By Kaela Scott (Involve UK; co-operation partner of Smart Urban Intermediaries and part of the Scottish delegation to the Lisbon Transnational Lab)
Thinking back on the study visit to Lisbon in January, what has stuck with me is the importance that constructing stories of ‘history’ has for creating a sense of community, and for being an impetus for driving change.
On the morning of the first full day, as we walked together to meet our local hosts, a simple left turn meant we suddenly left the streets of suburban Lisbon and found ourselves in a slightly surreal ‘urban’ wasteland – a bizarre mix of seemingly abandoned land and occasional farm animals, criss-crossed by major roads. It was an environment disconcerting enough to have many of us questioning whether our designated ‘map readers’ were really up to the task!
A few hours later, walking almost the same route with our local guides from the Curraleira community, we heard the stories of the shanty town that had previously occupied this space.
Walking through this environment for the 2ndtime, and listening to local resident Nuno identify with pride the foundations of his family’s home amid the remains of what was once a bustling (if struggling) community, made the spirit of the place come alive. It also made the estate we could see in front of us assume a distinct identity as a site of relocation, urban development and community!
What fascinated me even more however, as our tour continued, was the way members of this community owned and identified with the stories of the area’s past (even when it was not their own ‘story’) Hearing our translator (also named Nuno) retelling the stories at the memorial to the young girl who had died when a fire broke out in the cramped streets of the former shanty town, highlighted the importance of the memory of the origins of this community, even to those whose family history was outside this specific space. This passing on of memory and history to the wider community struck me as an important, if possibly often undervalued, tool for building a collective will for change.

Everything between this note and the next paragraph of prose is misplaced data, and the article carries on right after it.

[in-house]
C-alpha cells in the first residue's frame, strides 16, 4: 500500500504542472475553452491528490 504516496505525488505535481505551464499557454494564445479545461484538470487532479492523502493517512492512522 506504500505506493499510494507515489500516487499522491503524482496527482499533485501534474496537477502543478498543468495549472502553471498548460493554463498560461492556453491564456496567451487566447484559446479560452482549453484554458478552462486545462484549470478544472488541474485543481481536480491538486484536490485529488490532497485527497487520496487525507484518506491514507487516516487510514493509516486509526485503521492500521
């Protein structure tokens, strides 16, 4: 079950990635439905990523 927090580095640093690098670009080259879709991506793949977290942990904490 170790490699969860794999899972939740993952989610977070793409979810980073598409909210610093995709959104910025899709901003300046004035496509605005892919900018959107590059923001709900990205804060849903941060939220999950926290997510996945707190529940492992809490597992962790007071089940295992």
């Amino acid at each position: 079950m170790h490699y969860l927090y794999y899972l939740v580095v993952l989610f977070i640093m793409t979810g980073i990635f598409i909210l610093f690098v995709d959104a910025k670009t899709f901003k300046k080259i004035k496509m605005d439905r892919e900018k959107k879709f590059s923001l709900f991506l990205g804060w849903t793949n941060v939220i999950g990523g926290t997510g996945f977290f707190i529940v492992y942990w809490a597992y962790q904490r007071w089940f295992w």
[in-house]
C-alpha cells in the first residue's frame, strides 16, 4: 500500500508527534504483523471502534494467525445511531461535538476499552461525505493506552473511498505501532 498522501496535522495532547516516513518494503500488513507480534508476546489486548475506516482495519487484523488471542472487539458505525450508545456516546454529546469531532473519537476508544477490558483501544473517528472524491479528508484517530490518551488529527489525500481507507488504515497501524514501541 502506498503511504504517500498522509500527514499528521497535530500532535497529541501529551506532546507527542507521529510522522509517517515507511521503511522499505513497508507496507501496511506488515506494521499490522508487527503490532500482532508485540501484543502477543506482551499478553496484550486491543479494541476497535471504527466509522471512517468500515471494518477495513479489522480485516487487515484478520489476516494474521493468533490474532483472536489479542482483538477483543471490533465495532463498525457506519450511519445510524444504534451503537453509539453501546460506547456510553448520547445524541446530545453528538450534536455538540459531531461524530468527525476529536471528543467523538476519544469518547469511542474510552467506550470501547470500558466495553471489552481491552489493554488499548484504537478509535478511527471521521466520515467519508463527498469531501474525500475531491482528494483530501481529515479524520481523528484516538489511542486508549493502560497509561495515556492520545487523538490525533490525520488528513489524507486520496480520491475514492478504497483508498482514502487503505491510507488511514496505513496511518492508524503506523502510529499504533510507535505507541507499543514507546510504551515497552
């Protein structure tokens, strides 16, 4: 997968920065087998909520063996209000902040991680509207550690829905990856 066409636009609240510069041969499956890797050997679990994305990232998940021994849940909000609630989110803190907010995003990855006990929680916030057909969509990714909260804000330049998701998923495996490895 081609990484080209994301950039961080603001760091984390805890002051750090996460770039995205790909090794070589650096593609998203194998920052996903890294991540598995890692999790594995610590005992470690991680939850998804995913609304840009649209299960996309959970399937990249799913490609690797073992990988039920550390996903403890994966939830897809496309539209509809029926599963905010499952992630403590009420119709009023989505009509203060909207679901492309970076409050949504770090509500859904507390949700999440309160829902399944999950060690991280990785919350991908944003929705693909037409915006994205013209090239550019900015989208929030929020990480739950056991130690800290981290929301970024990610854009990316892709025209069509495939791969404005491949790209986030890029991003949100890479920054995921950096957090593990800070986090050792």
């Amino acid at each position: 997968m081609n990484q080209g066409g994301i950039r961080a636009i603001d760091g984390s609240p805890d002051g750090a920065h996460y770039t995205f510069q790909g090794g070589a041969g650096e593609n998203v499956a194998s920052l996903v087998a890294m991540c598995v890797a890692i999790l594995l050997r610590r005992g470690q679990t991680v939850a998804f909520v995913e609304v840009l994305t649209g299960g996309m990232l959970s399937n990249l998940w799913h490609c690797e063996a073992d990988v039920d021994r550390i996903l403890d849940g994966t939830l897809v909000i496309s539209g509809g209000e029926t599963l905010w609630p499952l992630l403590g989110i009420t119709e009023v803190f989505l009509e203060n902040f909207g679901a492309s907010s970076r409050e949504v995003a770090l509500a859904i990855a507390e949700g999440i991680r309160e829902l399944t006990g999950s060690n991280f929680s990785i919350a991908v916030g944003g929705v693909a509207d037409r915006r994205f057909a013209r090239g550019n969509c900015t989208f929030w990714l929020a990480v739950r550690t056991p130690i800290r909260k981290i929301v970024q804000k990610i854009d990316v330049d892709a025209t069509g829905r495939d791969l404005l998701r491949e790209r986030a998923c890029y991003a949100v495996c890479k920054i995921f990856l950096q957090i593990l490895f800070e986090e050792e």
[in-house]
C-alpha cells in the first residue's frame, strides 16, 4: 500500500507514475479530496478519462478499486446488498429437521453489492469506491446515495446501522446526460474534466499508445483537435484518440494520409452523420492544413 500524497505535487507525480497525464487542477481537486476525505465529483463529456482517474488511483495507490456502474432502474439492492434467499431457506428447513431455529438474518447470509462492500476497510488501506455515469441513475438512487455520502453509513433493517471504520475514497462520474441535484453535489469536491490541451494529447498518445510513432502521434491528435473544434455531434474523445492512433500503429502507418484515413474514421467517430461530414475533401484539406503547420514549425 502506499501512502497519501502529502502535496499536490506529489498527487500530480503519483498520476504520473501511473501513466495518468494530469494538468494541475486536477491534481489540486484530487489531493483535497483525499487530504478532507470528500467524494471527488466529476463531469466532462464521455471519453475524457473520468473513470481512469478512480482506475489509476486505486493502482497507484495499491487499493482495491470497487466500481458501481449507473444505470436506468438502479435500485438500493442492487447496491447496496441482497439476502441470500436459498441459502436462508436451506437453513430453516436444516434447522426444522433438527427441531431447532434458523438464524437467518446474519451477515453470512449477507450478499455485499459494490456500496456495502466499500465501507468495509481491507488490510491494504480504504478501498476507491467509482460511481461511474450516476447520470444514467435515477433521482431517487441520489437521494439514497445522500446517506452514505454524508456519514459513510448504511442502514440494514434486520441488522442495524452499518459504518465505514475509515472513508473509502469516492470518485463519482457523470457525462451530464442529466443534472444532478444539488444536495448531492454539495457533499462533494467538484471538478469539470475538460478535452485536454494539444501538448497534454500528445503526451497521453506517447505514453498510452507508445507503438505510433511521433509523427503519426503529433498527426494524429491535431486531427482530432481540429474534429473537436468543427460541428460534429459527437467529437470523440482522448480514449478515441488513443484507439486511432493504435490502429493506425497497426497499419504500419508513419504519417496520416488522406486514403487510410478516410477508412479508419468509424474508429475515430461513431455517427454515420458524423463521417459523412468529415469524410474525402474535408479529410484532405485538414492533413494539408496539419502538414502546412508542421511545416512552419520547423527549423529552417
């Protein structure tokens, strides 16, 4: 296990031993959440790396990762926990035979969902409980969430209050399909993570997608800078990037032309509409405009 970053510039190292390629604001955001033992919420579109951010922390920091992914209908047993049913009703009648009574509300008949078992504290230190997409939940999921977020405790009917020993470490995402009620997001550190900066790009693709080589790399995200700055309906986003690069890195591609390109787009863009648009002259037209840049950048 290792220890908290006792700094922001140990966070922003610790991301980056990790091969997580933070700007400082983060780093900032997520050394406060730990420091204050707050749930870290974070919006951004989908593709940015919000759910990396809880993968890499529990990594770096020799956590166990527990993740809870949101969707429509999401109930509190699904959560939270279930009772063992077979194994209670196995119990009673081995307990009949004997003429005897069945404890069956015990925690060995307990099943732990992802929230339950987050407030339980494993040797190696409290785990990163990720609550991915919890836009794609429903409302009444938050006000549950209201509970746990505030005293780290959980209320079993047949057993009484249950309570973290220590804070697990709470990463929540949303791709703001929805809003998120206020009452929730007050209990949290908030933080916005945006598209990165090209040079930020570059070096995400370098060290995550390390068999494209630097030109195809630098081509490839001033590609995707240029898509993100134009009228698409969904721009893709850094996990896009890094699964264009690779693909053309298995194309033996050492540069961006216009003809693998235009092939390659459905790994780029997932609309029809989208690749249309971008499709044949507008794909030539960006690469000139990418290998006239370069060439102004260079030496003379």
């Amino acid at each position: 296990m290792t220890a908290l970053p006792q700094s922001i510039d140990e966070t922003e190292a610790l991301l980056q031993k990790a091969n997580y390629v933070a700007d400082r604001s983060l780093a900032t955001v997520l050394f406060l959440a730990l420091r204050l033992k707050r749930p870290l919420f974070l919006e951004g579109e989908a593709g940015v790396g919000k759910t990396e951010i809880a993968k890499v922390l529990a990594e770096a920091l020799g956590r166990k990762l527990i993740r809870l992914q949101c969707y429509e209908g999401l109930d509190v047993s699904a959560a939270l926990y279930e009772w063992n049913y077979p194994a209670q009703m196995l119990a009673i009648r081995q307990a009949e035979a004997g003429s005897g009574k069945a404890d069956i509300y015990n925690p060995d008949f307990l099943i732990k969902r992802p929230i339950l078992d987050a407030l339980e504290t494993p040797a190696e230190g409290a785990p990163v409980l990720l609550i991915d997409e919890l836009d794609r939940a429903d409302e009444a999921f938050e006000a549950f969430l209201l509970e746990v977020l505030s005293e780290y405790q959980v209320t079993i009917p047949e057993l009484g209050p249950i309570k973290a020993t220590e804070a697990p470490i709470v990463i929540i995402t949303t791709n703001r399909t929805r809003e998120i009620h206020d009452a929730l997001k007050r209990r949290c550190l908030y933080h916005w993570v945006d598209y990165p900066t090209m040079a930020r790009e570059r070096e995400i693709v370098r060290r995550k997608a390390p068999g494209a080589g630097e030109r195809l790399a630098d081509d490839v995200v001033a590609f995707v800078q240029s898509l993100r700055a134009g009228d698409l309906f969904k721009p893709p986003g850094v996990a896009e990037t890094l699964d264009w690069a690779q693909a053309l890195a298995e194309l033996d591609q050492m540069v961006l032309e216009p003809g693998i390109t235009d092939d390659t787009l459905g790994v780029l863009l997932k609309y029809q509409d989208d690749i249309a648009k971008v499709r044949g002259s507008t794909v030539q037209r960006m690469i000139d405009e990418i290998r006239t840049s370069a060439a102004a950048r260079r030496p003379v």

Listening to the stories, as we walked, also reminded me of how the community in Govan uses the stories of the area’s past – both more recently as a strong shipbuilding community and also those that position Govan with a significance stretching back over a century or more as a site of Christian prominence within the Kingdom of Strathclyde. The work that has been done there by SUIs (Smart Urban Intermediaries) to highlight this history operates as a powerful reminder to long-term residents, visitors and incomers to the area, of Govan’s back-story. Here these stories are used to build a sense of pride, permanence and perseverance within the community.
Unlike Govan, however, the key emotions underpinning the ‘story’ of Curraleira appeared not to be about pride and resilience, but instead formed around a narrative of abandonment and resistance. As the stories unfolded about neglect, poor service and unequal regard for the residents of Curraleira (e.g. the sewerage treatment plant in their area being the only uncovered one within the city) it became clear that ‘history’ here was being used to serve a different purpose: functioning as an emblem of neglect, discrimination and an on-going poverty of opportunity.
To me, however, the most interesting thing was that, while these ‘stories’ work in different ways, each serves to build a sense of community, and community momentum to work for change and betterment in their own local environments. Further, it makes me wonder how a ‘story of a community’ can be developed in locations that don’t have a physical history (e.g. ‘new towns’ or suburban areas of a city that have witnessed substantial population displacements)?
Overall, however, in what we have seen it seems the sense of ‘story’ could be an important motivator for generating energy around delivering progressive change in local areas. A key question for me then is how local SUIs can create stories for ‘new’ local environments, based on themes of evolution and inclusivity, which will encourage people to buy-in to a sense of community that supports collective drives for change?